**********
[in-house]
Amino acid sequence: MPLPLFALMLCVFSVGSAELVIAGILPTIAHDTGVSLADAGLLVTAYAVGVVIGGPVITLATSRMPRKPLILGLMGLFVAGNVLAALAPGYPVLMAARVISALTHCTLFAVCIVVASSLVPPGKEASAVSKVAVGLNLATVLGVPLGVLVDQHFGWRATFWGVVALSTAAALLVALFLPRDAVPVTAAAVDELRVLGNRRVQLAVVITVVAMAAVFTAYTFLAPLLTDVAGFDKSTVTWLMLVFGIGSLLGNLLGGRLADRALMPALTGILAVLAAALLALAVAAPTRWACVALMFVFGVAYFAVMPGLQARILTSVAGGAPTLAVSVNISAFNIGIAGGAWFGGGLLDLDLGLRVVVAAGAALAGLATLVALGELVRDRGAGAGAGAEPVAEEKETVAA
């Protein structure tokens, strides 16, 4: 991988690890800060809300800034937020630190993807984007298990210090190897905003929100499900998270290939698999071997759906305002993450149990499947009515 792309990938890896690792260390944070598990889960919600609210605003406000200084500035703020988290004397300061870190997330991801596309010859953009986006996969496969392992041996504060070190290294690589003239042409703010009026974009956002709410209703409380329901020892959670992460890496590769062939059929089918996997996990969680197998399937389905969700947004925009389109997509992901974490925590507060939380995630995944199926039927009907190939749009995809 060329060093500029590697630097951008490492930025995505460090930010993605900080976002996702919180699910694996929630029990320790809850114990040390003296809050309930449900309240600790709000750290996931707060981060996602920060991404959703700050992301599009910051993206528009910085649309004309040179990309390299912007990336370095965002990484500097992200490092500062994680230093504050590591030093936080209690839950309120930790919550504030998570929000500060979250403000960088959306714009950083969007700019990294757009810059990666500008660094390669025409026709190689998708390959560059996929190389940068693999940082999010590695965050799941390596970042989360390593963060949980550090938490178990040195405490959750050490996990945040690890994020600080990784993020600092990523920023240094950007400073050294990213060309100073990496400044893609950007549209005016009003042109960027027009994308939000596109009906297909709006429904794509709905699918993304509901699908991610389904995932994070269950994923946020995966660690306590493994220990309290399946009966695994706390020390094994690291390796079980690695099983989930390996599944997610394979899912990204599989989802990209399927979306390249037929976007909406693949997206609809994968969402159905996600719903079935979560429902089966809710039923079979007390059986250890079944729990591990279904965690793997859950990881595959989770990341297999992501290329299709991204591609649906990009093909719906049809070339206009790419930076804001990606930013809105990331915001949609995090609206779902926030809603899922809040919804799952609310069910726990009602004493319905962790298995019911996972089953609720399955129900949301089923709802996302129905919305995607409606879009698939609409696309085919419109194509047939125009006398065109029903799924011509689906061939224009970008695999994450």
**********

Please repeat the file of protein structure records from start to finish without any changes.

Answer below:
[in-house]
Amino acid sequence: MPLPLFALMLCVFSVGSAELVIAGILPTIAHDTGVSLADAGLLVTAYAVGVVIGGPVITLATSRMPRKPLILGLMGLFVAGNVLAALAPGYPVLMAARVISALTHCTLFAVCIVVASSLVPPGKEASAVSKVAVGLNLATVLGVPLGVLVDQHFGWRATFWGVVALSTAAALLVALFLPRDAVPVTAAAVDELRVLGNRRVQLAVVITVVAMAAVFTAYTFLAPLLTDVAGFDKSTVTWLMLVFGIGSLLGNLLGGRLADRALMPALTGILAVLAAALLALAVAAPTRWACVALMFVFGVAYFAVMPGLQARILTSVAGGAPTLAVSVNISAFNIGIAGGAWFGGGLLDLDLGLRVVVAAGAALAGLATLVALGELVRDRGAGAGAGAEPVAEEKETVAA
């Protein structure tokens, strides 16, 4: 991988690890800060809300800034937020630190993807984007298990210090190897905003929100499900998270290939698999071997759906305002993450149990499947009515 792309990938890896690792260390944070598990889960919600609210605003406000200084500035703020988290004397300061870190997330991801596309010859953009986006996969496969392992041996504060070190290294690589003239042409703010009026974009956002709410209703409380329901020892959670992460890496590769062939059929089918996997996990969680197998399937389905969700947004925009389109997509992901974490925590507060939380995630995944199926039927009907190939749009995809 060329060093500029590697630097951008490492930025995505460090930010993605900080976002996702919180699910694996929630029990320790809850114990040390003296809050309930449900309240600790709000750290996931707060981060996602920060991404959703700050992301599009910051993206528009910085649309004309040179990309390299912007990336370095965002990484500097992200490092500062994680230093504050590591030093936080209690839950309120930790919550504030998570929000500060979250403000960088959306714009950083969007700019990294757009810059990666500008660094390669025409026709190689998708390959560059996929190389940068693999940082999010590695965050799941390596970042989360390593963060949980550090938490178990040195405490959750050490996990945040690890994020600080990784993020600092990523920023240094950007400073050294990213060309100073990496400044893609950007549209005016009003042109960027027009994308939000596109009906297909709006429904794509709905699918993304509901699908991610389904995932994070269950994923946020995966660690306590493994220990309290399946009966695994706390020390094994690291390796079980690695099983989930390996599944997610394979899912990204599989989802990209399927979306390249037929976007909406693949997206609809994968969402159905996600719903079935979560429902089966809710039923079979007390059986250890079944729990591990279904965690793997859950990881595959989770990341297999992501290329299709991204591609649906990009093909719906049809070339206009790419930076804001990606930013809105990331915001949609995090609206779902926030809603899922809040919804799952609310069910726990009602004493319905962790298995019911996972089953609720399955129900949301089923709802996302129905919305995607409606879009698939609409696309085919419109194509047939125009006398065109029903799924011509689906061939224009970008695999994450």